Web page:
Polly Toynbee is right to highlight the chaos for public health caused by the 2012 health reforms (The lesson of lockdown 2: never again run-down England’s public health defences, 3 November). Moving public health into local government was not in itself the problem – many of our improvements in public health have been down to local councils. The problem is this was done in a confused way and without adequate funding. For the two-tier local authorities, public health was moved into the upper tier, whereas much work is done at the lower level, closer to communities. In particular, environmental health officers (EHOs) often became marginalised, and yet they could have been effective in local contact tracing and able to get essential messages out to those who can be hard to reach.
EHOs could also have been used better to ensure businesses operate as “Covid safe”. In New South Wales, Australia, certain businesses have to be registered as such before they can operate. In New Zealand, local authority EHOs throughout the country were involved with contact tracing and helped at the borders with incoming passenger surveillance. These examples have not been followed in England.
Environmental health in local government has been an easy area to cut over the past 10 years, and all too often EHOs have been seen as just “regulators” which, in an era of red-tape cutting, is not a good way to be seen and has contributed to the present situation.
Dr Stephen Battersby
Chartered environmental health practitioner (retired); vice-president, Chartered Institute of Environmental Health
• Polly Toynbee is absolutely right to emphasise the urgent priority to establish an integrated public health system for England. The Lansley reforms resulted in damaging disruption at national, regional and local levels.
At the same time, we should acknowledge the role played by many local directors of public health during the pandemic. They have demonstrated how to work with local communities and partners across health and local government, interpreting the science and building local understanding. This was all in the best traditions of public health, and an excellent foundation for a future service which must be explicitly public rather than private.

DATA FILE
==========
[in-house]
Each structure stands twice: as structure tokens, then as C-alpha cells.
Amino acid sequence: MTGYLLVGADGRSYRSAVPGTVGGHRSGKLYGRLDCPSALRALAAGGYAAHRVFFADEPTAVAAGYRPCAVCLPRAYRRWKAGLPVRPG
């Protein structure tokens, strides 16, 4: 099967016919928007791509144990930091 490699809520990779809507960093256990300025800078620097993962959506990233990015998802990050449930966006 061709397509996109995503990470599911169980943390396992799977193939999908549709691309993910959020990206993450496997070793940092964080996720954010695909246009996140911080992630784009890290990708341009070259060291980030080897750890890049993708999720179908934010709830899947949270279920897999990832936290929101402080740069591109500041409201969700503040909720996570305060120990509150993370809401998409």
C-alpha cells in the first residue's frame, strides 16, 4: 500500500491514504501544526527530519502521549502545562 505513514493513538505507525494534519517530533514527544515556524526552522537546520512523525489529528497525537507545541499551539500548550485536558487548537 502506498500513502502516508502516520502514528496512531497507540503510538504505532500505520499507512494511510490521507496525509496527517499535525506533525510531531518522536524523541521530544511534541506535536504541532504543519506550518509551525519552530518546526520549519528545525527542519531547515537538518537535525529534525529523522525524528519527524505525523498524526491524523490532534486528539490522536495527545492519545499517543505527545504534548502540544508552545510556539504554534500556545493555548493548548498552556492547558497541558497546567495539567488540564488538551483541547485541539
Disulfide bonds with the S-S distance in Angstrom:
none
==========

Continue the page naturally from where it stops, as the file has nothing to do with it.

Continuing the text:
Better to work with this experience than impose Dido Harding, plus management consultants. Then we can create a public health service able to combat future threats and tackle the stark health inequalities that the pandemic has revealed.
• As Polly Toynbee’s article indicates, it is the systemic underfunding of public health under recent Conservative governments that has caused the current shortage of beds and staff. It is poetic justice that it is this that has forced Boris Johnson’s government to apply forms of state intervention that the right wing of the Tory party finds so abhorrent.
And, of course, the underfunding was driven by the financial crisis caused by deregulation initiated by Margaret Thatcher. Many chickens are coming home to roost.
• I was surprised that Polly Toynbee didn’t mention the principal message associated with the major HIV public health campaign mounted by the Thatcher government in the 80s. “Don’t die of ignorance” is only one word longer than the favoured three-word slogans of the present administration, but is a fine rebuttal to the “world-beating” nonsense emerging from the mouths of such reputable epidemiologists as Graham Brady, John Redwood and Iain Duncan Smith (The lockdown rebels preparing to defy No 10 on Covid restrictions, 2 November).